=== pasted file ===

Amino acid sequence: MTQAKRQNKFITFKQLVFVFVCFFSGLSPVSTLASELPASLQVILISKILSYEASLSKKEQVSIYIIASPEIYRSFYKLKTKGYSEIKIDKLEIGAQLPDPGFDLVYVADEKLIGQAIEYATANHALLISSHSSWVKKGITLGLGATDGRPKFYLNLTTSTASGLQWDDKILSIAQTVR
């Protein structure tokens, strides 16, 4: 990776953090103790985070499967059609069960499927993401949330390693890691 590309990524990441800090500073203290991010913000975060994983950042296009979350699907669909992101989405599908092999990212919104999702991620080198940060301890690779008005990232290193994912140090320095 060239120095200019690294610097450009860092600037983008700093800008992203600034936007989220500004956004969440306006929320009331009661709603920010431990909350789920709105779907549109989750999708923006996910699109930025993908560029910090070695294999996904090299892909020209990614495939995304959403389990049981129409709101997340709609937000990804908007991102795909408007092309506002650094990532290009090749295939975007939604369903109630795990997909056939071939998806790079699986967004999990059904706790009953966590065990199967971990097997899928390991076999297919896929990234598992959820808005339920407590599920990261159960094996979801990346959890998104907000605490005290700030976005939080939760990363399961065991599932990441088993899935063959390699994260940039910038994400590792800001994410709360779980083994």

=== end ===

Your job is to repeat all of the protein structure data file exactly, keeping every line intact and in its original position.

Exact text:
Amino acid sequence: MTQAKRQNKFITFKQLVFVFVCFFSGLSPVSTLASELPASLQVILISKILSYEASLSKKEQVSIYIIASPEIYRSFYKLKTKGYSEIKIDKLEIGAQLPDPGFDLVYVADEKLIGQAIEYATANHALLISSHSSWVKKGITLGLGATDGRPKFYLNLTTSTASGLQWDDKILSIAQTVR
């Protein structure tokens, strides 16, 4: 990776953090103790985070499967059609069960499927993401949330390693890691 590309990524990441800090500073203290991010913000975060994983950042296009979350699907669909992101989405599908092999990212919104999702991620080198940060301890690779008005990232290193994912140090320095 060239120095200019690294610097450009860092600037983008700093800008992203600034936007989220500004956004969440306006929320009331009661709603920010431990909350789920709105779907549109989750999708923006996910699109930025993908560029910090070695294999996904090299892909020209990614495939995304959403389990049981129409709101997340709609937000990804908007991102795909408007092309506002650094990532290009090749295939975007939604369903109630795990997909056939071939998806790079699986967004999990059904706790009953966590065990199967971990097997899928390991076999297919896929990234598992959820808005339920407590599920990261159960094996979801990346959890998104907000605490005290700030976005939080939760990363399961065991599932990441088993899935063959390699994260940039910038994400590792800001994410709360779980083994």